Emma Fitzsimons of the Garden Court Chambers Public Law and Immigration Team has published the below article for LexisNexis.
This article was first published on Lexis®PSL on 2 February 2018. For a free trial and more articles like this, click here: Lexis®PSL.
Public Law analysis: As the European Union (Withdrawal) Bill continued its passage through Parliament, the House of Commons voted not to retain the EU Charter on Fundamental Rights in UK law after Brexit, even though it arguably poses no additional human rights ‘burden’ on the UK government. As this issue continues to resurface in the Lords Stages, Emma Fitzsimons, barrister at Garden Court Chambers, considers whether rights and freedoms in the UK will be undermined post Brexit.
Sir Keir Starmer MP, Shadow Secretary of State for Exiting the EU, has criticised the protection of essential rights as ‘woefully inadequate’. What is the reasoning behind this argument? Do you agree with this analysis?
Sir Keir Starmer’s comments were made in the context of a proposed amendment to the European Union (Withdrawal) Bill, which would have retained the Charter of Fundamental Rights of the European Union (the Charter) as part of UK domestic law after Brexit.
This is not the first time the government’s approach on fundamental rights has been criticised—in the previous parliamentary session, the Joint Committee on Human Rights expressed its concerns about the reluctance to address the issue (see its report: The Human Rights Implications of Brexit).
The general approach of the European Union (Withdrawal) Bill is to bring EU law into UK domestic law, with the effect that existing rights and obligations would remain the same after the UK has exited the EU. However, clause 5(4) of the Bill expressly provides that the Charter will not be included and will therefore not be retained as part of domestic law after exit day.
The government’s position, as set out in the explanatory notes to the Bill, is that the Charter does ‘not create new rights but rather codified rights and principles which already existed in EU law. By converting the EU acquis into UK law, those underlying rights and principles will also be converted into UK law.’ The government maintains that it has no interest in weakening the enforcement of fundamental rights.
All of which begs the original question—why refuse to retain the Charter if it poses no additional human rights ‘burden’ on the government? Opponents have long argued that excluding the Charter will reduce the rights of British citizens.
Amendment 4, proposed during the Commons stages would have retained Charter rights in UK law and afforded the same protection as Convention rights under the Human Rights Act 1998 (HRA 1998). It was narrowly defeated by 317 votes to 299 in the Commons during the debate at the Report stage on 16 January 2018. A wide range of interested stakeholders, including the Equality and Human Rights Commission, had voiced their support for the amendment.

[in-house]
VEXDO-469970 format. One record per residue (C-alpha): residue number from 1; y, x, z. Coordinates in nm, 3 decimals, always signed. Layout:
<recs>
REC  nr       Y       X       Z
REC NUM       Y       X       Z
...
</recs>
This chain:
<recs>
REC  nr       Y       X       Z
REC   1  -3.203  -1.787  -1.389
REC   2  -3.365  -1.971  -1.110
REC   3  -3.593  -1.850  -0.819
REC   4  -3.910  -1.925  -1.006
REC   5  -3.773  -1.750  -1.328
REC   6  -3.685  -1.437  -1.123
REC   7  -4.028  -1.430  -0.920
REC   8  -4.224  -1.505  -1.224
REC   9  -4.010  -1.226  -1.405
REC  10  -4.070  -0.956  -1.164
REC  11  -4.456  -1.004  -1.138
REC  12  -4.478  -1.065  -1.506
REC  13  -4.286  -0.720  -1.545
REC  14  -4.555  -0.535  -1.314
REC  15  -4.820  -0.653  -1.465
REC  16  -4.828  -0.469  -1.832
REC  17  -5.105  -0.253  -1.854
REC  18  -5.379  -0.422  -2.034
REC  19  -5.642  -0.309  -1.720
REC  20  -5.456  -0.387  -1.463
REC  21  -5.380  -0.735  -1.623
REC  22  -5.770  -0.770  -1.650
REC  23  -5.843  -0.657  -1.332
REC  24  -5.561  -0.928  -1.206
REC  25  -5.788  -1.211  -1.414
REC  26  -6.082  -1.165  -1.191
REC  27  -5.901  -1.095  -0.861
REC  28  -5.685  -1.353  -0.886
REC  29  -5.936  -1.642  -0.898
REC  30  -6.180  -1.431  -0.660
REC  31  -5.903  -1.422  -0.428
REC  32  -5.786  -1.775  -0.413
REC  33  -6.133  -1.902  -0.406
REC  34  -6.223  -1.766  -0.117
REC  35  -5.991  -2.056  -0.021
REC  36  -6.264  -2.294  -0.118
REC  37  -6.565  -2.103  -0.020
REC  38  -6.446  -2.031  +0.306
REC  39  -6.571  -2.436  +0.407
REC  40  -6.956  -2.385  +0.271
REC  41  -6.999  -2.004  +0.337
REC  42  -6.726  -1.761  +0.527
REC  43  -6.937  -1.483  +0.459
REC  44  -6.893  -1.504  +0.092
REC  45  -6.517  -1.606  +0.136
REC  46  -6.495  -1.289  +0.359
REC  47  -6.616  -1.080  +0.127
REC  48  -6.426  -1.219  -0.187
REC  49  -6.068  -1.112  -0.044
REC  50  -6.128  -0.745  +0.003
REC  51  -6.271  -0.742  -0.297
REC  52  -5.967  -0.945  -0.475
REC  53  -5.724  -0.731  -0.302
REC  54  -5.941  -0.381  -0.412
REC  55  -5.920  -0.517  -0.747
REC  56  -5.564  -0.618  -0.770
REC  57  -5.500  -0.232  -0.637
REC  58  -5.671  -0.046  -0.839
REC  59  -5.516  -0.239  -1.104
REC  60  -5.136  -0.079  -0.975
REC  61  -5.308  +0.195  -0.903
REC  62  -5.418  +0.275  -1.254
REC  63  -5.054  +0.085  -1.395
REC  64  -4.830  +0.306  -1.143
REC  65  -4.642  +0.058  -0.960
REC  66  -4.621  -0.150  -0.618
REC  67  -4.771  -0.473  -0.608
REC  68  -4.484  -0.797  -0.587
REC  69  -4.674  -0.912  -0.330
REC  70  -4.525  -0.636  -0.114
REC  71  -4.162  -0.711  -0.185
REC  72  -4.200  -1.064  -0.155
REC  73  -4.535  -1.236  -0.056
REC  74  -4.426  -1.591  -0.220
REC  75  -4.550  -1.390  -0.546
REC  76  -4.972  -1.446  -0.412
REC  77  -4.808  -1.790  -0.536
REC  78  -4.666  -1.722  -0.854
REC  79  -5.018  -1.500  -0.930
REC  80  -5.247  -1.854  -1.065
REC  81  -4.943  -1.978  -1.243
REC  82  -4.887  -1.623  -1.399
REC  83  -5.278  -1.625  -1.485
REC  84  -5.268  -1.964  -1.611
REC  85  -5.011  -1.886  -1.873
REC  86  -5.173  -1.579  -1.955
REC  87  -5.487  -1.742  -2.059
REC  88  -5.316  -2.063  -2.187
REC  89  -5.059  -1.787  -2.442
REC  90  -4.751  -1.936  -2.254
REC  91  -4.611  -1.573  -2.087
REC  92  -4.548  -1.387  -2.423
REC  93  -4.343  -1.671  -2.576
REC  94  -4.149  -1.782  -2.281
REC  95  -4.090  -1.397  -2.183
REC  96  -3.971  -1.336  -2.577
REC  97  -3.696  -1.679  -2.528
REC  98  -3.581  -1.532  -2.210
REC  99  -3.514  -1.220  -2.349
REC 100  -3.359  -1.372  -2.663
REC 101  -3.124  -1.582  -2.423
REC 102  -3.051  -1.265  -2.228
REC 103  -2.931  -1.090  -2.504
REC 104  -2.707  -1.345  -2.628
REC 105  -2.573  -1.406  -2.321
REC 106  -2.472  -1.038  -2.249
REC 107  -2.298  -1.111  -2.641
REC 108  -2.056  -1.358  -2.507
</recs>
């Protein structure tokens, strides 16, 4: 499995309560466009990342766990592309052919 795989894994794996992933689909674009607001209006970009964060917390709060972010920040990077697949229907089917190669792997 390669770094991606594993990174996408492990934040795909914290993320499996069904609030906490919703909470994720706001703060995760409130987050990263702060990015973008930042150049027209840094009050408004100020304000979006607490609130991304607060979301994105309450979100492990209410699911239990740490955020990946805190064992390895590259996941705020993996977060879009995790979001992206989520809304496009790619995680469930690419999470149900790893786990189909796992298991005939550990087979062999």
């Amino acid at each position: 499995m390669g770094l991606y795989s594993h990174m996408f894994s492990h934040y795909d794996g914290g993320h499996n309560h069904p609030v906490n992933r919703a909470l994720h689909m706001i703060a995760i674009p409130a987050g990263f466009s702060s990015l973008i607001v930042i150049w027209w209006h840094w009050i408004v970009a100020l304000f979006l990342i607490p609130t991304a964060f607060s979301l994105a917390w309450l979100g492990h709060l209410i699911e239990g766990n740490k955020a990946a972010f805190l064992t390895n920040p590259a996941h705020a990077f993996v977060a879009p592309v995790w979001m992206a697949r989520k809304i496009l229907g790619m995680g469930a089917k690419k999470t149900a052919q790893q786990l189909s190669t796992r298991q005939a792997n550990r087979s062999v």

The Bill now progresses to the House of Lords, and it remains to be seen whether they will take a further and more exacting view on rights protection.
Does excluding the Charter from the European Union (Withdrawal) Bill automatically mean the UK abandoning the associated rights?
Aspects of the government’s analysis is correct—where rights are protected by other mechanisms, either by international instruments or by the common law, then such rights will continue post-Brexit.
In broad terms, there are at least four areas that are affected:
Enforcement and protection of rights
Excluding the Charter from retained EU law weakens the ability to enforce and protect rights. The Charter is unique as a method of human rights protection because legislation which is incompatible with the Charter rights can be struck down by the Court of Justice of the European Union. The European Convention on Human Rights (ECHR), through HRA 1998, does not provide the same ‘strong-form’ of judicial review—it offers a softer, albeit some might argue, more sophisticated, interplay of declarations of incompatibility and political legitimacy that has been well suited to British constitutionalism. Hence, excluding the Charter will deprive an individual of the associated rights to challenge British legislation or administrative action that infringes their rights.
The wider political influence of the Charter on regulation
The value of human rights instruments is that they serve a broader purpose, by promoting and embedding rights protection into policy-making. This is an important aspect that should not be undervalued.
Certain rights developed by EU law
EU law has been responsible for the development of specific areas of rights protection. Data protection is just one example where EU law dominates. Article 8 of the Charter specifically protects the right to personal data, and is separate from Article 7, which protects respect for private and family life. That is not to say that the European Court of Human Rights jurisprudence on data protection is not significant, but the arguable value of the Charter for EU citizens is that data protection is explicitly enshrined as a fundamental right, which in turn sets a policy agenda for the regulation of data across borders. Other rights have no clear domestic equivalent, eg in areas like bioethics (Article 3 of the Charter), a positive right to education (Article 14 of the Charter) and the freestanding right to non-discrimination (Article 21 of the Charter). In this way, it could be argued that the EU has been ahead of the curve on these matters—one only need look at the ‘right to be forgotten’ or the rights under the General Data Protection Regulation (EU) 2016/679 to see how the Charter has lead on privacy protection in the digital age.